Substitute Bill BL2018-1157  establishes a 50 foot floodway buffer along the Cumberland River and prohibits variances.  It passes. This is an attempt to address a real problem but this appears to me to be the wrong approach. If is not the nearness to the river bank that impacts flood potential but the elevation above the flood bank.

Bill BL2018-1182,  a disapproved zoning bill in Karen Johnson's district. It is deferred one meeting. 

Substitute Bill BL2018-1197 (as amended)
is withdrawn. This was for a food waste recycling facility that would "digest" food waste and turn it into mulch and compost. This would have been an innovative means of handling food waste and diverting it from landfills. There was community opposition to the location of the facility.

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Tuesday, July 17, 2018

These are the candidates running for the School Board in District 2.

On the August 2nd general election ballot are races for school board in district 2, 4, 6, and 8.  I do not live in one of these district, have heard little about the candidates and do not know any of them.  School board races are important. Some people take the attitude that the only people who should care about school board elections are people with children in public schools.  I strongly disagree. The quality of our schools and how much of our tax dollars they spend affects us all. It impacts home values, taxation, crime, incarceration rates and more. If I lived in a district with a school board race, I would educate myself on the candidates and vote in that election.  The School Board spends the bulk of Metro's tax money and most of our schools are low performing.  Nashville has a lot of good things going for it but the quality of our schools is not one of them. While the population of Davidson County is growing, school enrollment is shrinking. Apparently, parents are enrolling their children in private schools or the population moving to Nashville are skewed toward people people without children and those with children are moving to surrounding counties instead of Nashville.

In selecting who I would vote for there are certain factors I would consider. School board elections are non-partisan but if a candidate's political affiliation can be determined, I would vote for a Republican over a Democrat. If a candidates political ideology can be determined I would prefer a conservative over a liberal.  I would usually prefer an educated candidate over a less educated candidate. There are exceptionally capable people with only a high school education, of course, but in general, if I had limited knowledge of the candidates and other factors were equal, I would vote for the better educated person. I would tend to vote for someone who calls for increased efficiency and wise use of current resources over someone who calls for an increase in the school budget.  I would support someone who supports school choice over someone who opposes charter schools.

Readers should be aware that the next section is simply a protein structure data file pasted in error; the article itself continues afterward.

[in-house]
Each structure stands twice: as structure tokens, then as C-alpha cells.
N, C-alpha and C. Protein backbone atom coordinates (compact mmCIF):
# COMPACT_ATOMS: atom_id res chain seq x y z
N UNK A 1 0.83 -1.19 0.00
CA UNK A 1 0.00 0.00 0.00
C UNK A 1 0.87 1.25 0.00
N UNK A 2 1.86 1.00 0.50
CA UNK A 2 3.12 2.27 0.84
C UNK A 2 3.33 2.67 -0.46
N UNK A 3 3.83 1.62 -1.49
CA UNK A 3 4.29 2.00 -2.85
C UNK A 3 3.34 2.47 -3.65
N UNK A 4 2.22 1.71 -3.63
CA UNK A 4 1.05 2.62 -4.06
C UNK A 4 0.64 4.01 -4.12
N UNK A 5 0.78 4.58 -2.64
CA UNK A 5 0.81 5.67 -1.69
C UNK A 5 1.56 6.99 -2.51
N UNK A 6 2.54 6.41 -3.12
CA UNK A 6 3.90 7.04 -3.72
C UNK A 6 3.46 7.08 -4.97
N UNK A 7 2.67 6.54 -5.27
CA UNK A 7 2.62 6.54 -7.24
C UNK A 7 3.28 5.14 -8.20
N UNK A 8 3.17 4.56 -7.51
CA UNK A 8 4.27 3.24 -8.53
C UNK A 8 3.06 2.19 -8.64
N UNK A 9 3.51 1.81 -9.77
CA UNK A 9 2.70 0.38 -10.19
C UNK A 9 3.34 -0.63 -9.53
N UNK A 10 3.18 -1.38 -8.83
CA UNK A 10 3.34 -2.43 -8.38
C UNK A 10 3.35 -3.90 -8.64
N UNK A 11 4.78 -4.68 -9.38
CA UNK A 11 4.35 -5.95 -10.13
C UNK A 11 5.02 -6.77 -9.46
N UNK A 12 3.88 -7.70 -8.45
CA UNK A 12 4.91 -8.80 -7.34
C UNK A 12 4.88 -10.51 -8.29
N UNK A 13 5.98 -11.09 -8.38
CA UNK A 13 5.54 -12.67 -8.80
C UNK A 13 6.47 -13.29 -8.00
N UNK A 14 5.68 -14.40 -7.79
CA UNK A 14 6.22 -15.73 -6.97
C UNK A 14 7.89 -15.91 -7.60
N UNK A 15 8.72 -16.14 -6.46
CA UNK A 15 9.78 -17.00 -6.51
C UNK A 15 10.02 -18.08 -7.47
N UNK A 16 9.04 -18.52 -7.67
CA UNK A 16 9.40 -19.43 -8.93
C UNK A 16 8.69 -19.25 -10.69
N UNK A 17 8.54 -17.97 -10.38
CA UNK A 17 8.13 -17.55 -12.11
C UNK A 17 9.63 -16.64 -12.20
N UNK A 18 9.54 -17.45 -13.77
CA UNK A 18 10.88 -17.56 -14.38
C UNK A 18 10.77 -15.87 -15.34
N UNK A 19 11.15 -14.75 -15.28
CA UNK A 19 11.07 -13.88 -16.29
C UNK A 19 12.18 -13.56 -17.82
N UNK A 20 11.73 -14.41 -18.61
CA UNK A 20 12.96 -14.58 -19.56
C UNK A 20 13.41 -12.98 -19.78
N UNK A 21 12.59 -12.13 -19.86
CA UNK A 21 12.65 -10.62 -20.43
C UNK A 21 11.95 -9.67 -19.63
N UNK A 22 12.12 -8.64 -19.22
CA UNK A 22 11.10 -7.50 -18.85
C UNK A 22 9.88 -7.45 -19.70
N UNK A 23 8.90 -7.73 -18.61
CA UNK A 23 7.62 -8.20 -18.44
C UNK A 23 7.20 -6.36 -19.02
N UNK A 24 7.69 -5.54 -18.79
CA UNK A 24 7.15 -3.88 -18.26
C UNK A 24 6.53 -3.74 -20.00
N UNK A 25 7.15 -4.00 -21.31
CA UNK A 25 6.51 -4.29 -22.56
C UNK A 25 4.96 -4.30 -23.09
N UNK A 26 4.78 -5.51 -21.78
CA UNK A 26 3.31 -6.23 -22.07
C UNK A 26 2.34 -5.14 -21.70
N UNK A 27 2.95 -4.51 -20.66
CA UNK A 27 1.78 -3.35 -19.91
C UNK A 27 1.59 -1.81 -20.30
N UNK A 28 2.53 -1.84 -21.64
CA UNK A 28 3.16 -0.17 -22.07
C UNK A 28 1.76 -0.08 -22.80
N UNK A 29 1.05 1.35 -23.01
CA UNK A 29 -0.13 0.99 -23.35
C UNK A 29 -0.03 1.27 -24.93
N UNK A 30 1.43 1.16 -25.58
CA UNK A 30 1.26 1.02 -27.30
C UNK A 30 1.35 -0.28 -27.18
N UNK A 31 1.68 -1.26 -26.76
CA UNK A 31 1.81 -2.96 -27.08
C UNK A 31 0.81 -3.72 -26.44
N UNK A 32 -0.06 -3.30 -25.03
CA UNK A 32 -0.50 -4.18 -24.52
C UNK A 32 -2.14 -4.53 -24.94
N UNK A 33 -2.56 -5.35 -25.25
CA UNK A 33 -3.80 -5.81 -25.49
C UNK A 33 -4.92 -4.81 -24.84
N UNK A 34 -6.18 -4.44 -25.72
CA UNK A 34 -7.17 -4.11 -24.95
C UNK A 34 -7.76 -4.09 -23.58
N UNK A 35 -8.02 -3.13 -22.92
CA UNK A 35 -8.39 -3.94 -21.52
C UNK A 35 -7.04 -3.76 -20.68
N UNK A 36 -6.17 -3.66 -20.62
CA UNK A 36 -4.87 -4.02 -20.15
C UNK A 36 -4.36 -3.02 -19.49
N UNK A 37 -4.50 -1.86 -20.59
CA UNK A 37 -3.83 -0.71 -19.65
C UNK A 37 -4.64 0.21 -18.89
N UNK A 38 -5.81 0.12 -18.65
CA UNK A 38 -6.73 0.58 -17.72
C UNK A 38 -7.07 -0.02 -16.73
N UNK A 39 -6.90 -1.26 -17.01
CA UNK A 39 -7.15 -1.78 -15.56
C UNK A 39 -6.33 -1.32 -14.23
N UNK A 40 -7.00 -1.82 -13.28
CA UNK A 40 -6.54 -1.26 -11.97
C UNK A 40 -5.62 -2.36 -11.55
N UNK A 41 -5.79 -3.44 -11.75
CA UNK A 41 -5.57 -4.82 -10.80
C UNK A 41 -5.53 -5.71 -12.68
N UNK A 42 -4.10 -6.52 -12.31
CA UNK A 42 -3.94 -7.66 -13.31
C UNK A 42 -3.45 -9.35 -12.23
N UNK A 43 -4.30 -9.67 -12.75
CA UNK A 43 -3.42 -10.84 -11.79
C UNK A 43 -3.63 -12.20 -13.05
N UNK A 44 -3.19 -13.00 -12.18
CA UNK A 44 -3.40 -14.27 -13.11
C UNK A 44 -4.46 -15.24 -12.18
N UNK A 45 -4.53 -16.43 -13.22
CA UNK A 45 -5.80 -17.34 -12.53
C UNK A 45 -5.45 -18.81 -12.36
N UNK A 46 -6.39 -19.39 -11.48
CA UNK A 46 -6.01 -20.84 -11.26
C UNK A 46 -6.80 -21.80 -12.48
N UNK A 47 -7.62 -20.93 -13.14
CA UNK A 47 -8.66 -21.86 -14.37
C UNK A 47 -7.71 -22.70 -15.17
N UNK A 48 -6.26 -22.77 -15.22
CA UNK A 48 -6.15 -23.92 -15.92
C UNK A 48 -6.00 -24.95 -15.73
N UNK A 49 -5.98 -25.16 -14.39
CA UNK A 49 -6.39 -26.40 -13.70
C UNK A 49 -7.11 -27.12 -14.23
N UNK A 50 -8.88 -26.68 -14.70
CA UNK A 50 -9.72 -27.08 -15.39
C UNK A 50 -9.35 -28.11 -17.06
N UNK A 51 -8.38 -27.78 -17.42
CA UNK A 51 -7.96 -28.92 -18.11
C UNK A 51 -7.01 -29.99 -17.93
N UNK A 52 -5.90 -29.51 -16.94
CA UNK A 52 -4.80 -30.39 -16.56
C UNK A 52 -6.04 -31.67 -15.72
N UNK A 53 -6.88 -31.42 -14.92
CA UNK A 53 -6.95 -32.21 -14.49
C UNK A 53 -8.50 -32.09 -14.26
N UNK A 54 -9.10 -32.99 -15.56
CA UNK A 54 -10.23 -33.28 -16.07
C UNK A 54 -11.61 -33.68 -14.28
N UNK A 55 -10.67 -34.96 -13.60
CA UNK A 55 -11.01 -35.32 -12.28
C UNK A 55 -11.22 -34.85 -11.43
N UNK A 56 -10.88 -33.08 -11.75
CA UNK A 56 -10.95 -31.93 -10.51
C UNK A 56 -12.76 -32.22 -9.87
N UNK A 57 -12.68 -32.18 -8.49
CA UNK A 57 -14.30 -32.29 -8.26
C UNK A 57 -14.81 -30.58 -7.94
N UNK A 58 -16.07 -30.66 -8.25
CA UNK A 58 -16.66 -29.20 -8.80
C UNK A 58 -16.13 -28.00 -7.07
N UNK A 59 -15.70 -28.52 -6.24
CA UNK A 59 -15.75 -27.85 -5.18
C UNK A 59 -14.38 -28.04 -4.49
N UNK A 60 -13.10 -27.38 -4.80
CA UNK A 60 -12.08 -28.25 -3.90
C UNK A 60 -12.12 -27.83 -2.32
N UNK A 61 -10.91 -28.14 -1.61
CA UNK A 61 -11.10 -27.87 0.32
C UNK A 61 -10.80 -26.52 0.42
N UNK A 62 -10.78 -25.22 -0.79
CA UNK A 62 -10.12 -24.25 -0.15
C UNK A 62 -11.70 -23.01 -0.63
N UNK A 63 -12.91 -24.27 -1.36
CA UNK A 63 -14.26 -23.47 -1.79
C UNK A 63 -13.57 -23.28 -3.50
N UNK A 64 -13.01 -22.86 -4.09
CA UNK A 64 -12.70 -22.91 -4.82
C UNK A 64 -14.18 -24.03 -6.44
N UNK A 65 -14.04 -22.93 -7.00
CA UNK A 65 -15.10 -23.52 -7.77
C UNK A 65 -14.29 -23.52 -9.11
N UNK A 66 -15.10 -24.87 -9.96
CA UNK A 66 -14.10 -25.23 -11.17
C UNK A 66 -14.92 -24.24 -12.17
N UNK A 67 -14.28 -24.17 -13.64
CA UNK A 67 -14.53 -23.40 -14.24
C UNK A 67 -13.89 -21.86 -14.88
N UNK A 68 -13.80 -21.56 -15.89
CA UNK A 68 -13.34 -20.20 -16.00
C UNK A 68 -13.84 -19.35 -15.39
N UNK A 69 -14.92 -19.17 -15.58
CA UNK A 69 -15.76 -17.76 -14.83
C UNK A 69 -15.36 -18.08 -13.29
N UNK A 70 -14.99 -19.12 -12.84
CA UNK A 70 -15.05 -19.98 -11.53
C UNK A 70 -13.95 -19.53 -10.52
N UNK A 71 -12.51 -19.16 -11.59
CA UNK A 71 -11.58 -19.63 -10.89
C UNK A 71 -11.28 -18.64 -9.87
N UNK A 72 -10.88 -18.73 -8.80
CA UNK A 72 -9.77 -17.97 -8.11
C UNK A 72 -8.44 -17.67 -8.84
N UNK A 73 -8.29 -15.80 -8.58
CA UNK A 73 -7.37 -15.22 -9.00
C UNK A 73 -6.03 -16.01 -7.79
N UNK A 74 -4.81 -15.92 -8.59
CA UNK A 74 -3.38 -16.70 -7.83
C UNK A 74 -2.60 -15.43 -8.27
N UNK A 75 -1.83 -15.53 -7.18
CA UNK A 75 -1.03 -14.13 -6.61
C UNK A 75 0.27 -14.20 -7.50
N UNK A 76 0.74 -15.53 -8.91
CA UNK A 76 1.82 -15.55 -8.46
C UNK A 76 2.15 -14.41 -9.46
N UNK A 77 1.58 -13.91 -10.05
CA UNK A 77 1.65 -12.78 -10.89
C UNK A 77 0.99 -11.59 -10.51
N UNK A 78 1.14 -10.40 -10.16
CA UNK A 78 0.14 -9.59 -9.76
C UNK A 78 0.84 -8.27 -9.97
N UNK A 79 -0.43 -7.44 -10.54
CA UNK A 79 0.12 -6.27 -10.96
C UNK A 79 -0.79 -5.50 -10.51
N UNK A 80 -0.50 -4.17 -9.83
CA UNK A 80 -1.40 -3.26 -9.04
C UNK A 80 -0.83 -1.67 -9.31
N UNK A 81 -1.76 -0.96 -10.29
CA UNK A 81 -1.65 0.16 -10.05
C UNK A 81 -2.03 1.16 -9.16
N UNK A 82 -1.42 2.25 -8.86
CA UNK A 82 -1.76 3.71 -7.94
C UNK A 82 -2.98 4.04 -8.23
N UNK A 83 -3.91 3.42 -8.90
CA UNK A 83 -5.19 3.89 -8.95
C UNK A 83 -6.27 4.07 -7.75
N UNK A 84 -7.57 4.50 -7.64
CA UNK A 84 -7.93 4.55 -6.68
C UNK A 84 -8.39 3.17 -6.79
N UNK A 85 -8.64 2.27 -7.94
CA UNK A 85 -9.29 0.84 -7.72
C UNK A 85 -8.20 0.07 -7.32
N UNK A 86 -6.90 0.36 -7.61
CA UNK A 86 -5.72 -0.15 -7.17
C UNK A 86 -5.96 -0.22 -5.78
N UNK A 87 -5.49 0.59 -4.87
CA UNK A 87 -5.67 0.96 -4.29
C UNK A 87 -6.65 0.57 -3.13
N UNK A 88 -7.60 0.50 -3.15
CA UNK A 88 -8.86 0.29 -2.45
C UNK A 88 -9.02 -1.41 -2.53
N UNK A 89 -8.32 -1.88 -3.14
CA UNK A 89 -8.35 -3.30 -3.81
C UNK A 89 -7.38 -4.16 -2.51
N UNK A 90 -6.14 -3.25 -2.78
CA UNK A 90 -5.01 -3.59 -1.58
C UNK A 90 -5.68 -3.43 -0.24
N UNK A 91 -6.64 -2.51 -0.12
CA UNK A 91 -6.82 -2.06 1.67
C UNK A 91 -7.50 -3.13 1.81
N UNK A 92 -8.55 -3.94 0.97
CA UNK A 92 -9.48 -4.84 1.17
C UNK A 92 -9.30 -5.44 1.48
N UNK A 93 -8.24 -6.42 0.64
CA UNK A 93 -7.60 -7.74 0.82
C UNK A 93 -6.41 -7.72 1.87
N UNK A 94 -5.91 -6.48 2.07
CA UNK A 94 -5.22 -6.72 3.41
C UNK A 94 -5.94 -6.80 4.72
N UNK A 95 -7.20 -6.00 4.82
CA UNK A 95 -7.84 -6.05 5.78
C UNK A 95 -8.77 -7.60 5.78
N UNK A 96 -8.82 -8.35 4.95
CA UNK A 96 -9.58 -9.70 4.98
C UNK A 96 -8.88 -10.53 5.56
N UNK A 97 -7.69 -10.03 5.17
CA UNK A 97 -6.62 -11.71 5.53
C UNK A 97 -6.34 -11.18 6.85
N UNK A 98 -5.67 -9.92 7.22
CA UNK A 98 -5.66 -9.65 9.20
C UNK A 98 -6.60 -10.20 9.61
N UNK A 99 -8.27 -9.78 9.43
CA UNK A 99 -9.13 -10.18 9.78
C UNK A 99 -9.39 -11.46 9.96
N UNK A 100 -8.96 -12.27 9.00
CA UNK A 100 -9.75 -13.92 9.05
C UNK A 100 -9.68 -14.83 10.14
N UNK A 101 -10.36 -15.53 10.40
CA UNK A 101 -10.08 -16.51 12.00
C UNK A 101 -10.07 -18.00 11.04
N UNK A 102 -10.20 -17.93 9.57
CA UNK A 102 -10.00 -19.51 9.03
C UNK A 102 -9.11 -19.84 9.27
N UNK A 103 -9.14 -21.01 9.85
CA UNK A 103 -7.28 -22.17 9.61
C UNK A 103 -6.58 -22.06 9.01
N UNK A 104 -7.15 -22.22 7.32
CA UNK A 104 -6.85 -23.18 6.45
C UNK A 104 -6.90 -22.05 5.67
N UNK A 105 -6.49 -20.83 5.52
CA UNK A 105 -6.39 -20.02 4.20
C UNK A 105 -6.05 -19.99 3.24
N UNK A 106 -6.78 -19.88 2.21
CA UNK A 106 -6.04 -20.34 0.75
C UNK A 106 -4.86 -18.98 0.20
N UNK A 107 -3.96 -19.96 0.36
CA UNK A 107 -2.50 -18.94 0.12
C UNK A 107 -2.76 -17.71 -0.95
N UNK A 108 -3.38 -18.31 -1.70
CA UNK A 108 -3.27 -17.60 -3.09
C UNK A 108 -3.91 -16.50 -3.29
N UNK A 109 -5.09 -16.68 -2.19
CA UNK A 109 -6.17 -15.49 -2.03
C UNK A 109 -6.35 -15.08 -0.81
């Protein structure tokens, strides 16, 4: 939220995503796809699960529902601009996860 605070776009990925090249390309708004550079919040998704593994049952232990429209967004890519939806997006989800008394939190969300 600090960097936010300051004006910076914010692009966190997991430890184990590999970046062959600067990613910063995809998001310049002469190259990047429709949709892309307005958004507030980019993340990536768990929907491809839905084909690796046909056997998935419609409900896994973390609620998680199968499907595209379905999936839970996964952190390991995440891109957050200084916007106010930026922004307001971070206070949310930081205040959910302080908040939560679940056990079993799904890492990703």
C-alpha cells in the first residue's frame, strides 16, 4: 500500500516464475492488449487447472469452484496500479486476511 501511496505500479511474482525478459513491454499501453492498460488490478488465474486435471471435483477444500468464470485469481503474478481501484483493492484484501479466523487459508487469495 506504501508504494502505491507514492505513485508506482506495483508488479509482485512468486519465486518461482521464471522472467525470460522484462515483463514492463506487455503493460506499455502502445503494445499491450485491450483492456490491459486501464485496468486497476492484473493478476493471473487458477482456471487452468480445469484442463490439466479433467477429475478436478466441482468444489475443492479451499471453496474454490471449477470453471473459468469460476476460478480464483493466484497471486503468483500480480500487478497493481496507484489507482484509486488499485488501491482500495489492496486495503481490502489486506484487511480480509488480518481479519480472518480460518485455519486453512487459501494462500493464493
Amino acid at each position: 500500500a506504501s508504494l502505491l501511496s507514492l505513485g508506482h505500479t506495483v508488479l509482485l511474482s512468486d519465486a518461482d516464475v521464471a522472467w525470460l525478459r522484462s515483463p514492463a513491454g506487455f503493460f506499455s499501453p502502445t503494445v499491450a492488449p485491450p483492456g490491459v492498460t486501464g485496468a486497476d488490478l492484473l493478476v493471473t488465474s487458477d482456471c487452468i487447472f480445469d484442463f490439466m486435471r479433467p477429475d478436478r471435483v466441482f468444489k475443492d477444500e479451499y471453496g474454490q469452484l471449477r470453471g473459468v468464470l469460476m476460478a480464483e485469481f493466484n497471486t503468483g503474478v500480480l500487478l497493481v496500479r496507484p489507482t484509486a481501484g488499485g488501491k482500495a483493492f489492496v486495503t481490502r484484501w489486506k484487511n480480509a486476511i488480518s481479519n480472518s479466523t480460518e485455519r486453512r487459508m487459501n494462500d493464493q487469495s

There are some factors that would not sway me to vote for a particular candidate and some that would be negative factors. Some candidates tout as a qualification that they have children in public schools. That does not carry weight with me.  School budgets and school quality effect us all.  If a person has a child in private school that is not a reason to vote against them, the way I see it.  Everyone has to do what is best for their family.  The person with a child in private schools may be better aware of just how bad our schools are and may be committed to making them better.  Also, being childless or single is not a negative in my view.  I want the kind of people who I would want to serve as Board of Directors  of a company.  Being wise decision makers may not be dependent on weather or not one is a parent.

Having been a teacher or married to a teacher or having teachers in your family is not necessarily a factor that would make me vote for someone. The former teacher or person with teachers in their family may be biased in favor of more spending. They may be less objective than someone else.  Getting the endorsement of the MNEA which is the teachers union, or getting the endorsement of the SEIU would not be a disqualifying factor but would make me less likely to vote for someone; not more. If a candidate got a union endorsement then they are probably committed to higher taxes and more school funding.